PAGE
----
June 11, 2015
BLOOMINGTON, Ill.— From his perch behind the telescope in the Mark Evans Observatory, physics major Kyle Connour ’15 (Bloomington, Illinois) has spent a considerable portion of the past three years observing asteroids and other heavenly bodies. That experience has led to a scientific publication and multiple offers from graduate school as Connour prepares for a career as a professional astronomer.
His initiative on projects involving the University’s Mark Evans Observatory has resulted in a number of kudos, including a first for the observatory. Connour and another student, chemistry and physics double major Tyler Wright ’15 (Peoria Heights, Illinois), made photometric observations of main-belt asteroid 584 Semiramis, a minor planet orbiting the sun.
These observations were recently published in Minor Planet Bulletin, a peer-reviewed journal funded by NASA and the National Science Foundation. It’s the first such publication involving research at Illinois Wesleyan’s observatory. Connour was also one of the students making precise observations that resulted in the Mark Evans Observatory’s designation as an official observing site, a designation shared with such renowned observatories as Cerro Tololo in Chile and Mauna Kea in Hawaii.
Connour accompanied Chair and Professor of Physics Linda French to Cerro Tololo this summer, to work with her in research funded by the National Science Foundation (NSF). The NSF grant funds a systematic study of Trojan asteroids, a large group of more than 5,000 objects sharing Jupiter's orbit around the sun. French has involved Illinois Wesleyan students throughout the three-year study.
Connour believes his extensive experience observing asteroids provided a considerable edge as he applied to graduate schools. As he spoke with faculty and other prospective students on his visits to graduate schools, Connour discovered that the work he and his classmates had done on asteroids was uncommon. During one graduate school visit, the 23 student candidates were invited to speak about their interests and the research they had done.
“Immediately after all the prospective students gave their talks, three or four professors working on solar system objects flocked to me to tell me about their projects and to see if I was interested in working with them, since only two of the prospective students were interested in the solar system,” Connour recalled. “Another three or four [faculty] were also interested in talking to me, but they chose to wait until the crowd died down.”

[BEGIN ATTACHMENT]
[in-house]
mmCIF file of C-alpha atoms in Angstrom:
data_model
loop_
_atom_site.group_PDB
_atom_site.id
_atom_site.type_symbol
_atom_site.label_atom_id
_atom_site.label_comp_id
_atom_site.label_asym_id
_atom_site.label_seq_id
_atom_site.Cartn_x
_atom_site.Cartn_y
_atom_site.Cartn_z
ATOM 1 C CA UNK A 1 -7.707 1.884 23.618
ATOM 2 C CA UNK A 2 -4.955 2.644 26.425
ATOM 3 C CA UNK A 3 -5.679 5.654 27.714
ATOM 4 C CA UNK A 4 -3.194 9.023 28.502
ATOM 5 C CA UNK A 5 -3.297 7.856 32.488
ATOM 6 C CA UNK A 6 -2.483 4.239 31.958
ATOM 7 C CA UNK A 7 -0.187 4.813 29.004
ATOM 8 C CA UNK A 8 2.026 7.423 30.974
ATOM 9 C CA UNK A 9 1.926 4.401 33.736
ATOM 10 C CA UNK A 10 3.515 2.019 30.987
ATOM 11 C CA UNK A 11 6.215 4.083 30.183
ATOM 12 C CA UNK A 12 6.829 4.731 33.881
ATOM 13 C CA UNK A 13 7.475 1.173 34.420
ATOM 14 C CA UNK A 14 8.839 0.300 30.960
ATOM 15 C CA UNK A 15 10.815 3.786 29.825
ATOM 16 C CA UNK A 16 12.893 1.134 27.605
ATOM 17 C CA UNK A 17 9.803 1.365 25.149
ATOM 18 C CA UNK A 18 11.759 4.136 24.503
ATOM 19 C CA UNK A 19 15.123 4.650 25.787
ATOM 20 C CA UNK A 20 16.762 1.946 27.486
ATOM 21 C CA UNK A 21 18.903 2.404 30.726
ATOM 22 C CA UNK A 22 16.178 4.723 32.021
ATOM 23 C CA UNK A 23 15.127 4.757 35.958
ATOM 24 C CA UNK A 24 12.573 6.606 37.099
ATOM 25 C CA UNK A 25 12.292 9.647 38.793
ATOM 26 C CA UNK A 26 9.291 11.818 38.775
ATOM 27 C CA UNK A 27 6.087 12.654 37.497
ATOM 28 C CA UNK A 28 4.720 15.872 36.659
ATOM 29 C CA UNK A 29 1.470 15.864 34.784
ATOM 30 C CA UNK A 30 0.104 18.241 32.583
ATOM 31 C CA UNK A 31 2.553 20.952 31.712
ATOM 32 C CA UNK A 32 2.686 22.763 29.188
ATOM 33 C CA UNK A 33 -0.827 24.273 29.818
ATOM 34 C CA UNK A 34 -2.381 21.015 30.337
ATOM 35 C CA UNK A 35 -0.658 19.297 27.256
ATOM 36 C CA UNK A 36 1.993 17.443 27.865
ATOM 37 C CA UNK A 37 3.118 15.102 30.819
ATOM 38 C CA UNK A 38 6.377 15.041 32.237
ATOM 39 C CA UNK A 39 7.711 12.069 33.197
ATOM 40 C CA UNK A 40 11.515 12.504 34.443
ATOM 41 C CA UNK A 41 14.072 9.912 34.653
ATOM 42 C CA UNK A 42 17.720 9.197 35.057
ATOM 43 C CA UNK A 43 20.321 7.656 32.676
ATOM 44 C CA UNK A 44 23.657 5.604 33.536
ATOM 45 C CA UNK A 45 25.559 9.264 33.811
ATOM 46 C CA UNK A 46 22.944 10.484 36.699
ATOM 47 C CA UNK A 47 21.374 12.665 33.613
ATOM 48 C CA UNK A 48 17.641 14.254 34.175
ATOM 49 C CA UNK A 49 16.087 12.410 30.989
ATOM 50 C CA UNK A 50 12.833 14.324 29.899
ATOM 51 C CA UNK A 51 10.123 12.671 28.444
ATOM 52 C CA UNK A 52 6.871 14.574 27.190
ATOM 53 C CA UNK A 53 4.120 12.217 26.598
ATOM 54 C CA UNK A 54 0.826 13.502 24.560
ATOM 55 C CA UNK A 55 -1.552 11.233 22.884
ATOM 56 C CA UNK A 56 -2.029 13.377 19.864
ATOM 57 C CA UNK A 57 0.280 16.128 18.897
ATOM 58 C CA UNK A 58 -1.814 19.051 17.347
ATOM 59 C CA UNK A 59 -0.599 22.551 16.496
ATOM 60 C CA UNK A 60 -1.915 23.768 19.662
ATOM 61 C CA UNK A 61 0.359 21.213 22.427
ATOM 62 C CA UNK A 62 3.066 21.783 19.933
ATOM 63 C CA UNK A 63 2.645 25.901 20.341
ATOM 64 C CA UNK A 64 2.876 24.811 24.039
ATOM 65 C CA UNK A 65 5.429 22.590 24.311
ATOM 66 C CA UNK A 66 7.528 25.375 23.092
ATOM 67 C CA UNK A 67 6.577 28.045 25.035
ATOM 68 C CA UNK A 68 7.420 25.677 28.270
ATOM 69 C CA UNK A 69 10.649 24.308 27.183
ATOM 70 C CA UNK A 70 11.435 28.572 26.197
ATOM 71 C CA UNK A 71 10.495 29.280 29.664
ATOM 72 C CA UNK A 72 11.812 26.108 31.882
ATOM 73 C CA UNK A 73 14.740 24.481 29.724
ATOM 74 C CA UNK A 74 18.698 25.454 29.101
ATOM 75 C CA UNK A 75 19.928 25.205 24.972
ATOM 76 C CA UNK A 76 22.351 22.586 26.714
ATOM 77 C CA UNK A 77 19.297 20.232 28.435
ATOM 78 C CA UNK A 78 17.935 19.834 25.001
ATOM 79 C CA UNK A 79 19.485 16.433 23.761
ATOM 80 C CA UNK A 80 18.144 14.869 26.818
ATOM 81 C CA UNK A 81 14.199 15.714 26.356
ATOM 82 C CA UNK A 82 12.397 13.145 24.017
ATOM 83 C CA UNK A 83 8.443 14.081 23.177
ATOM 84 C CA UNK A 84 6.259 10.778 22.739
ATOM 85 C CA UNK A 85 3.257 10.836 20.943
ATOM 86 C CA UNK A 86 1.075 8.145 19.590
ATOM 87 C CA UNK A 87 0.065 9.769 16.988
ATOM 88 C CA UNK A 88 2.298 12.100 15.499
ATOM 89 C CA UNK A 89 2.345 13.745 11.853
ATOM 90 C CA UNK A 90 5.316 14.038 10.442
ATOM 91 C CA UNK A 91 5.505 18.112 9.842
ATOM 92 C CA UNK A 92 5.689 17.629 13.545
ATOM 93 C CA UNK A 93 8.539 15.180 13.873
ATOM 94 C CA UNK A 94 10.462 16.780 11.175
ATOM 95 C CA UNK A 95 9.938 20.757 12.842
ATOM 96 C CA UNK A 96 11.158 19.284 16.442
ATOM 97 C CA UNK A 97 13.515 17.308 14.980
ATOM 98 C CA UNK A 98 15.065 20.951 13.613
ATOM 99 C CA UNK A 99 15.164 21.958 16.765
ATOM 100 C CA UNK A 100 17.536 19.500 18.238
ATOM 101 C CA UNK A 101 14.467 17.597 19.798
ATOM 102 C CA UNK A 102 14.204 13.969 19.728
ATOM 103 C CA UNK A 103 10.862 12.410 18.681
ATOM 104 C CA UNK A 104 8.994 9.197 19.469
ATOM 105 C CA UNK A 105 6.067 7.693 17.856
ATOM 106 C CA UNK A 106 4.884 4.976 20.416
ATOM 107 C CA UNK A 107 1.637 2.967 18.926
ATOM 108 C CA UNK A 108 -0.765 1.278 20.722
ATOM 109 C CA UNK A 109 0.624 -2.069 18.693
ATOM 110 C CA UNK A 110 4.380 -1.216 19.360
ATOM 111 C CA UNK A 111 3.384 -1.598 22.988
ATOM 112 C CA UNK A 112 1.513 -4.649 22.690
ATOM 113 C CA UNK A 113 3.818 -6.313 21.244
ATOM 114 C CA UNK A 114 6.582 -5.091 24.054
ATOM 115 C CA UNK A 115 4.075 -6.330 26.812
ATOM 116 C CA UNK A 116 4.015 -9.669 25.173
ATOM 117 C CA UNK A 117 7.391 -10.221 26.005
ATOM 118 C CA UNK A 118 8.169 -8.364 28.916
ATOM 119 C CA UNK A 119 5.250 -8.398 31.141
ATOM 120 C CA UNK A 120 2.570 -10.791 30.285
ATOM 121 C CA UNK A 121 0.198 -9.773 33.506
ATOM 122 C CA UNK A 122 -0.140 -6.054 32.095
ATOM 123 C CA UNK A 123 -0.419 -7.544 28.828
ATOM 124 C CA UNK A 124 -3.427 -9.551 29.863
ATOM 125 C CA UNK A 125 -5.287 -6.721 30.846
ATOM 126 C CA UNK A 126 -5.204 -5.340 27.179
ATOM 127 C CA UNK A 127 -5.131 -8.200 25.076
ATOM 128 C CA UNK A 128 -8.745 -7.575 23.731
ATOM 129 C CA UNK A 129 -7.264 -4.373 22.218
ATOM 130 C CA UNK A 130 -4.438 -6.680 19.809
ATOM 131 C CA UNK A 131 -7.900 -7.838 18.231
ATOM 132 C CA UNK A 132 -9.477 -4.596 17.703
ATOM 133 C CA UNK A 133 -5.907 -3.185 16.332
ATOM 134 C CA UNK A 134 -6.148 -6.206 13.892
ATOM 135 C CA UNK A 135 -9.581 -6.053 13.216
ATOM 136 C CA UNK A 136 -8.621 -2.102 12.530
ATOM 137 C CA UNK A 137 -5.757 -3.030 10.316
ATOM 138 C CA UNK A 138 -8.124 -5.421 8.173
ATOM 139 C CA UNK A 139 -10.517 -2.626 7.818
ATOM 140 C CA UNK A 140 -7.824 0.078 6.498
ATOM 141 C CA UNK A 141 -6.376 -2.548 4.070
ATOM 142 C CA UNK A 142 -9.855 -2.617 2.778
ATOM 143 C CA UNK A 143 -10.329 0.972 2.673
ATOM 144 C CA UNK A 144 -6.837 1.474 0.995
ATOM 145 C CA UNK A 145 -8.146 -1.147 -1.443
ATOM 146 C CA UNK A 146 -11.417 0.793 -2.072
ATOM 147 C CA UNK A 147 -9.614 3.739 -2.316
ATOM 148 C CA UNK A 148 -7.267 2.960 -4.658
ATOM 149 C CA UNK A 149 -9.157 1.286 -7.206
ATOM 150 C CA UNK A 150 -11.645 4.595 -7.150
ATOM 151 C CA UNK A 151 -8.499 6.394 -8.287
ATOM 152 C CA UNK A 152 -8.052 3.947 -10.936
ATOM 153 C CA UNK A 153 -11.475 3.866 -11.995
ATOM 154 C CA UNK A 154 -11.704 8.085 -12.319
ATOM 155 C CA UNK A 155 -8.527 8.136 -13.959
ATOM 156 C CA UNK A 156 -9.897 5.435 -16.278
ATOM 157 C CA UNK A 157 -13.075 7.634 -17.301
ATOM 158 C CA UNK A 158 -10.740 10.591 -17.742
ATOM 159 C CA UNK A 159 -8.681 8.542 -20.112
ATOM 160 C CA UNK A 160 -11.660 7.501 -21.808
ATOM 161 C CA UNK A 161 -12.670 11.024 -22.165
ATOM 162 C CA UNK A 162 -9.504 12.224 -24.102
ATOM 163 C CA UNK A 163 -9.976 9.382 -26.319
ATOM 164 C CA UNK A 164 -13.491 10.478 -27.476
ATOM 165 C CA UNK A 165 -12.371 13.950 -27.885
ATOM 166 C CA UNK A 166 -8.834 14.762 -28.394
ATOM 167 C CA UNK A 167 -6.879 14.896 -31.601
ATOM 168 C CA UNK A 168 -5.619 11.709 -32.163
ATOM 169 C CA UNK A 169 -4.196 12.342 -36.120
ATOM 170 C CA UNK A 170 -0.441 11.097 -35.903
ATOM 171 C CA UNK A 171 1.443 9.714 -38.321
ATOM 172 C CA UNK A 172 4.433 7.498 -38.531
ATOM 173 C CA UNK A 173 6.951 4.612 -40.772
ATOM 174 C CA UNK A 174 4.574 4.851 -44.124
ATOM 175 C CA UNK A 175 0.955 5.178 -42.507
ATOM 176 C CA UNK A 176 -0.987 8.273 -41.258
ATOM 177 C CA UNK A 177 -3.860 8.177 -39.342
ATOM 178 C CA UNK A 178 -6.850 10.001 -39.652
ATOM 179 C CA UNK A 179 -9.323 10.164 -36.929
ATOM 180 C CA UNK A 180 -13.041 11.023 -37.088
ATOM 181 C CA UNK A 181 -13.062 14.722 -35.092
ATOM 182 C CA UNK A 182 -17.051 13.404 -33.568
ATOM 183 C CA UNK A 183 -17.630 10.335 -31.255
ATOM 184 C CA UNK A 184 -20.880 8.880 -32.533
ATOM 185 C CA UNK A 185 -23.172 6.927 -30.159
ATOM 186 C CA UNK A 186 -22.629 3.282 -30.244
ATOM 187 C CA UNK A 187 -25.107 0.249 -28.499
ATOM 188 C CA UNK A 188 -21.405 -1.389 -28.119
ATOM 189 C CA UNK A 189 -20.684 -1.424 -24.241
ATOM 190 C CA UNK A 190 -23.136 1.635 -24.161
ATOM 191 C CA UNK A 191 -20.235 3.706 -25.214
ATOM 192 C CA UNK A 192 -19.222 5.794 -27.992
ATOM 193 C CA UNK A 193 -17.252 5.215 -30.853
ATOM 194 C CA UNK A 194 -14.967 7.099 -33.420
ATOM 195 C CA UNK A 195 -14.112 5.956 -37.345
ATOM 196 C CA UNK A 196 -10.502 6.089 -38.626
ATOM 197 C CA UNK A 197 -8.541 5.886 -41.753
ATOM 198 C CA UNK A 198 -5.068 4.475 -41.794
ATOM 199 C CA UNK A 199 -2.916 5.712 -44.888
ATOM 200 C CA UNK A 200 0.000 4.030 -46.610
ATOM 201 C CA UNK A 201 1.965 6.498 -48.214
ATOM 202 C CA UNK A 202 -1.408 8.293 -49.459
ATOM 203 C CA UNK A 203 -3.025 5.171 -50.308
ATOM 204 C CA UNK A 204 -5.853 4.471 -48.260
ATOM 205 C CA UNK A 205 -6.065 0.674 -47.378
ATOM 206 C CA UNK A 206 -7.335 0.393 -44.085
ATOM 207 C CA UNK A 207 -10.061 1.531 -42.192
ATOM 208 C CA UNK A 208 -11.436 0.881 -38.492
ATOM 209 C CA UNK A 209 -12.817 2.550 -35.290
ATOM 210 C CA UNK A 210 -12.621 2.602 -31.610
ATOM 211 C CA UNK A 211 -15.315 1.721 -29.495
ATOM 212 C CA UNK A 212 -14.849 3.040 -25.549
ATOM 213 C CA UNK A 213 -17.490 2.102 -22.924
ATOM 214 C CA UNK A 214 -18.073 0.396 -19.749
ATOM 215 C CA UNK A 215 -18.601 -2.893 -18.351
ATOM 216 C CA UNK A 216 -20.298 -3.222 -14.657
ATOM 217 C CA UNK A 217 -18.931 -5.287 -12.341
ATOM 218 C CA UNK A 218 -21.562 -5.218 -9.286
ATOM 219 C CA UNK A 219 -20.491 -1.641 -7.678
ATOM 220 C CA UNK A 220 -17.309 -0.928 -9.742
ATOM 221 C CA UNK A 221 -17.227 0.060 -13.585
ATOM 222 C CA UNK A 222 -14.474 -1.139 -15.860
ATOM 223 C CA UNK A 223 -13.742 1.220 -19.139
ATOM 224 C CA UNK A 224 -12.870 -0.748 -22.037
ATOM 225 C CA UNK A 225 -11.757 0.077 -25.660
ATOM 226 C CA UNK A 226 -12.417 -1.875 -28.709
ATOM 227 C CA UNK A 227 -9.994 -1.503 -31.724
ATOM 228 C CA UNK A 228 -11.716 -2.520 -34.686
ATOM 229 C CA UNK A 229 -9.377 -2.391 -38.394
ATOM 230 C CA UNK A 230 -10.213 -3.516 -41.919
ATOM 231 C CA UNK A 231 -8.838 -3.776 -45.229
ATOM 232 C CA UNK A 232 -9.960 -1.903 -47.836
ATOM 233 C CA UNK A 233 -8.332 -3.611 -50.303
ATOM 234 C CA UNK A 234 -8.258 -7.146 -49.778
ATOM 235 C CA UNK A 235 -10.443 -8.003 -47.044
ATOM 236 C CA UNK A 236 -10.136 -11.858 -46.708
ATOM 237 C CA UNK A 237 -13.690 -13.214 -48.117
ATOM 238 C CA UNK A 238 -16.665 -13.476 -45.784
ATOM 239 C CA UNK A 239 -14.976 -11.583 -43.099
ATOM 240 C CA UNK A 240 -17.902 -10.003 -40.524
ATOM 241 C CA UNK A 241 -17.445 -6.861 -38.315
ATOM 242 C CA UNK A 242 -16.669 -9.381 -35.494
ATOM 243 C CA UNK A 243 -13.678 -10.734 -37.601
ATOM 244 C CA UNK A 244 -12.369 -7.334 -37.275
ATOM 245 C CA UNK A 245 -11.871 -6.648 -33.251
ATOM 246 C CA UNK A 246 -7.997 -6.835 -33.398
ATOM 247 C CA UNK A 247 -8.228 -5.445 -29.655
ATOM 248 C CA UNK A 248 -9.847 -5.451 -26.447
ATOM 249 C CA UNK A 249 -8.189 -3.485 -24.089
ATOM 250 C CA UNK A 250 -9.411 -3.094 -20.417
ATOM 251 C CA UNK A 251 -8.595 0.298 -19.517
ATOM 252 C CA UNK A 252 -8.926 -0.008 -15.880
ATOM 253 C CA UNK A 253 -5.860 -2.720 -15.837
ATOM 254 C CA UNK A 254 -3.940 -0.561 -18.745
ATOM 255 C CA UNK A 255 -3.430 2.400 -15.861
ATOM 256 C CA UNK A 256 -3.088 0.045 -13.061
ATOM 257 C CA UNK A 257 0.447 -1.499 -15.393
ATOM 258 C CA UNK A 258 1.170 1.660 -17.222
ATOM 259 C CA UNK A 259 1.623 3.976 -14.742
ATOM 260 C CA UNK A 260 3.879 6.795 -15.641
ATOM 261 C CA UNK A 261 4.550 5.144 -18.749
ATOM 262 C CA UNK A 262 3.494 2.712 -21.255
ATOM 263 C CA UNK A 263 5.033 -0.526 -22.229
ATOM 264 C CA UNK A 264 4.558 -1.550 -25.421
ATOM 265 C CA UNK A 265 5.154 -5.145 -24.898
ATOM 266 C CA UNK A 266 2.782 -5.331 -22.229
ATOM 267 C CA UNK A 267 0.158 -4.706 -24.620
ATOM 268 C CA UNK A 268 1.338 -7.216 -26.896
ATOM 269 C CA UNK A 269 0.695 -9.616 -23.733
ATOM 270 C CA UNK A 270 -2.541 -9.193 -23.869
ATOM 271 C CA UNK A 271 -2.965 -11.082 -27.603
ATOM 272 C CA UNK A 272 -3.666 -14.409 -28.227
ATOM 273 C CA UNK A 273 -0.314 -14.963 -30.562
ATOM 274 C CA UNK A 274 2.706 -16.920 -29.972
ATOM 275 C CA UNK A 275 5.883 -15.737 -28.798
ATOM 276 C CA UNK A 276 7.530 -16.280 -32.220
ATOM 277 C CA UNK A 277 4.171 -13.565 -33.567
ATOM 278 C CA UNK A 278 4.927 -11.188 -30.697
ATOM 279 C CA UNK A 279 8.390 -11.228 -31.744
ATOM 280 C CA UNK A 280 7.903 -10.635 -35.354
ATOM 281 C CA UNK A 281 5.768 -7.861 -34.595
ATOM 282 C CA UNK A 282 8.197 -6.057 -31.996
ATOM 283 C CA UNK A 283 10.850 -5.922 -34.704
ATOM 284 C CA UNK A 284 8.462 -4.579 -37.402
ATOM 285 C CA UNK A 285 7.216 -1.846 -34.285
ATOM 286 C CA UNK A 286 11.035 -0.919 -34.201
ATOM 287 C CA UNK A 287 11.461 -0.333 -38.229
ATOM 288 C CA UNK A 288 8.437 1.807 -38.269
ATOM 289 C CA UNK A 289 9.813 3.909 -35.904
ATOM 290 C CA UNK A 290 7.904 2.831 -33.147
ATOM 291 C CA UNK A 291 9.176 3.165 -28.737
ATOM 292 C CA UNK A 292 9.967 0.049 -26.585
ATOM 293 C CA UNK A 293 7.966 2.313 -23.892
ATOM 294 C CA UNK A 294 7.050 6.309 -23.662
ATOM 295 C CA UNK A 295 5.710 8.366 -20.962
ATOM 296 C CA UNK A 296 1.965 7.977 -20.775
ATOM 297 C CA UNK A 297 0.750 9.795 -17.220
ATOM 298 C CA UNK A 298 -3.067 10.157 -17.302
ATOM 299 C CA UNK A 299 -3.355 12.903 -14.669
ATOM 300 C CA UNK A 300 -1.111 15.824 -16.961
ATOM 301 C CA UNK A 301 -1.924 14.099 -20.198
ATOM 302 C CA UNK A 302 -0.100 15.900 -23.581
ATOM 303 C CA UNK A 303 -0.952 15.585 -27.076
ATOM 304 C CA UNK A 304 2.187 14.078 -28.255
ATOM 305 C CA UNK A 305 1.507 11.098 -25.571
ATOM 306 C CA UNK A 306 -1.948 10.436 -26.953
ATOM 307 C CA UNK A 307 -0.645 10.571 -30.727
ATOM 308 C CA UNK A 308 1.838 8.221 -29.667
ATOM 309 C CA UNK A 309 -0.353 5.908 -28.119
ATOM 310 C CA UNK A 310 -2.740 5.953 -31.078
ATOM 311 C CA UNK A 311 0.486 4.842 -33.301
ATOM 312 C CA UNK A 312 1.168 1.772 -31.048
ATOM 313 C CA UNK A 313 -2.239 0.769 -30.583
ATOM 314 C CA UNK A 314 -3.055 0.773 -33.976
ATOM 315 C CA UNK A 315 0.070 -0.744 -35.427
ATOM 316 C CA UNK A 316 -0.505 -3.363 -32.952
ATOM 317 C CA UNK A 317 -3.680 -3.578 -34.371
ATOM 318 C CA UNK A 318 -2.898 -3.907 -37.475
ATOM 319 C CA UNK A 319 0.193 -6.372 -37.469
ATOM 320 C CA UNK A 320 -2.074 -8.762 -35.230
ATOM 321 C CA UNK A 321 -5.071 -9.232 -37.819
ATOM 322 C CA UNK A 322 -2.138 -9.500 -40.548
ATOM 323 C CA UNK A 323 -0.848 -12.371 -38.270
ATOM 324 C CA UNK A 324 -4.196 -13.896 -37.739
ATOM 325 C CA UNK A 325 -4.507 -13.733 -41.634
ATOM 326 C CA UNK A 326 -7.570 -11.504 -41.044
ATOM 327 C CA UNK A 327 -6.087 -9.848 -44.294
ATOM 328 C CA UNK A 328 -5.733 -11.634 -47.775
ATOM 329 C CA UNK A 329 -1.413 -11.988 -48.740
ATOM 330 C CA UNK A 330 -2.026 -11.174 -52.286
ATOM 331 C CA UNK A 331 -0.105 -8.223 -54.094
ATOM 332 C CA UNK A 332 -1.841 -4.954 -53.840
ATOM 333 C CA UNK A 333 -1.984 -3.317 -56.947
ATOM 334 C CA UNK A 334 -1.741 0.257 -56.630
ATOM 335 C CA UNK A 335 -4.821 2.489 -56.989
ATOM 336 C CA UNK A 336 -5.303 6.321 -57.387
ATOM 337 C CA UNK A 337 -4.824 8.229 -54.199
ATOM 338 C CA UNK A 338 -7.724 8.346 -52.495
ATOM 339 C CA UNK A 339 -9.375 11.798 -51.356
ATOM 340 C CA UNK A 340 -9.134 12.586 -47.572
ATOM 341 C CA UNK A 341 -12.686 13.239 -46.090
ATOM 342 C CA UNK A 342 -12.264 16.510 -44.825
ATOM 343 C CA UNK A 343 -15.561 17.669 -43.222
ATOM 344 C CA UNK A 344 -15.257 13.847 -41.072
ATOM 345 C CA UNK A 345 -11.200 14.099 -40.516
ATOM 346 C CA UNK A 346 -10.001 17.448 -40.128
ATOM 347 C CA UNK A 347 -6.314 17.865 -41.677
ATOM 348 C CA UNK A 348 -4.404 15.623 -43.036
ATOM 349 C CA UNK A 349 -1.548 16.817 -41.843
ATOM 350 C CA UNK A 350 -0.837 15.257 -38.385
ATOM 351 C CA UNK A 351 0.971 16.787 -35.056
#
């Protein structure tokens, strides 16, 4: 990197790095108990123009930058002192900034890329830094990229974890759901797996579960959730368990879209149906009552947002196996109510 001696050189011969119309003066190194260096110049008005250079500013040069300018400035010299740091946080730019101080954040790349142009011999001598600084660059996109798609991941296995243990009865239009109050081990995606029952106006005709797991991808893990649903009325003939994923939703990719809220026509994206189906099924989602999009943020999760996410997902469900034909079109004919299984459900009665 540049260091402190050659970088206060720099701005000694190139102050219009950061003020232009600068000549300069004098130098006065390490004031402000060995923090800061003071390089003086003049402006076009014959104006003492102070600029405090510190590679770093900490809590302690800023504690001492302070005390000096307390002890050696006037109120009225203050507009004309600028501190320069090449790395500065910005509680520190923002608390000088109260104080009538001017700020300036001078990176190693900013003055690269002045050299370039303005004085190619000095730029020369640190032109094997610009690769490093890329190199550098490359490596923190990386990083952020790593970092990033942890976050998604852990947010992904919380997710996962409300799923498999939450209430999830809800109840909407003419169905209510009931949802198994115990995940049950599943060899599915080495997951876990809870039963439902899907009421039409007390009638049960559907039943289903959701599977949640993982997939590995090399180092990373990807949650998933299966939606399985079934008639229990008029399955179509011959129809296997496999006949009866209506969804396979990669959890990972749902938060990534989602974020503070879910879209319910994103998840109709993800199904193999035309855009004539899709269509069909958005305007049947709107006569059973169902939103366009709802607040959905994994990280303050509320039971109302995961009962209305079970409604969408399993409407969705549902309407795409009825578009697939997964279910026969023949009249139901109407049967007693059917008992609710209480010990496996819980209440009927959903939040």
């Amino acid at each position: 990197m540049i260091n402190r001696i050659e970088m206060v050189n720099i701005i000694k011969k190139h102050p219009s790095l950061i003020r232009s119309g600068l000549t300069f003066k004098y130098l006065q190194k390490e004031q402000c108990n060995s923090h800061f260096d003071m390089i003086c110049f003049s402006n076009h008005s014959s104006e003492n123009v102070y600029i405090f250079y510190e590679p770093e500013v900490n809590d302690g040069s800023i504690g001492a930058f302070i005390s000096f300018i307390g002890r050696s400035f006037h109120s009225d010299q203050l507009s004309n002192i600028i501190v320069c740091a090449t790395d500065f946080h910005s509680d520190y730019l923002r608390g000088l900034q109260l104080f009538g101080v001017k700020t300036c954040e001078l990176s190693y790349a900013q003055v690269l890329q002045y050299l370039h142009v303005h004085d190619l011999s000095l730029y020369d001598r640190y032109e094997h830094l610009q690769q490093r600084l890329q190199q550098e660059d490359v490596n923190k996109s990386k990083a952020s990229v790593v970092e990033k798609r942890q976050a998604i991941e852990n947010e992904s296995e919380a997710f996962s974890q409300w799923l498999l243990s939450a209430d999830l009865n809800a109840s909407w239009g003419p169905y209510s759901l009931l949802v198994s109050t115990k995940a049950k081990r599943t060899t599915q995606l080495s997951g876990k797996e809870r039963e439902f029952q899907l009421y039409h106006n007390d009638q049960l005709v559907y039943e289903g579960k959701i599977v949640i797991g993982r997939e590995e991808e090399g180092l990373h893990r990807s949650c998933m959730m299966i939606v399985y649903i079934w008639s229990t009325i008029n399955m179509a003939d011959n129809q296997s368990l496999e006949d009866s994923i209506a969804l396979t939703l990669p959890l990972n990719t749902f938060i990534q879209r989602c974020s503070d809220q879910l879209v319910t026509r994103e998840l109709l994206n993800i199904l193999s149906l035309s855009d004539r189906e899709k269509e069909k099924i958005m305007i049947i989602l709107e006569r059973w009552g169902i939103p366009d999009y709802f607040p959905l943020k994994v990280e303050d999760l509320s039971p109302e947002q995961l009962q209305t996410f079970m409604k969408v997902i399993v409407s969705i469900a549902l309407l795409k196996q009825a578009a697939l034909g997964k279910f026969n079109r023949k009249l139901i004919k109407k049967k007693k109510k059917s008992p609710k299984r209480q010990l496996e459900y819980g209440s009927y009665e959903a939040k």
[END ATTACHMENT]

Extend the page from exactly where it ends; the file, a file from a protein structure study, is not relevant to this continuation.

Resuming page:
Although it made him a popular graduate school candidate, the research was not smooth sailing. Aligning the telescope exactly was the first major test. “For the longest time we were off by just a fraction,” said Connour. Synching the computer software with the telescope’s electronic camera proved to be another vexing challenge. After eventually solving those trials, Connour had to sift through large data sets and reams of photographs to determine if the software was delivering the desired numbers.
“It was an extensive process,” said Connour. “I’d run into a problem and be really frustrated. It’s really rewarding now to look back and see how I worked through so many problems and got a great result in the end.”
He appreciates the publication in Minor Planet Bulletin, but said he’s happiest to have flattened the learning curve, at least a little, for the next generation of astronomy students. In the scientific tradition, Connour took copious notes of his failures as well as his successes. Younger students will know the pitfalls they’re likely to encounter, he said, as they add to the observatory’s data set. “The real reward for me was seeing all the great observations that can be taken at the Mark Evans Observatory now that all the slogging through this groundwork has been laid,” he said.
His liberal arts education at Illinois Wesleyan has laid the groundwork for his success as well. “I wanted to be a physics major when I came to Illinois Wesleyan, but I didn’t have a strong inclination at that time what I really wanted to do with it,” he recalled. “I knew the overall academic experience I would get here would be beneficial no matter which I direction I decided to take, and that has turned out to be the case.”
That direction will always be skyward. Connour’s dream job would be to work for NASA or another organization on missions similar to the European Space Agency’s Rosetta probe to study comet 67P/Churyumov–Gerasimenko or NASA’s New Horizons, scheduled for the first flyby of Pluto this summer. This fall he’ll take an important step as he enters the Ph.D. program in planetary science at the University of Colorado Boulder.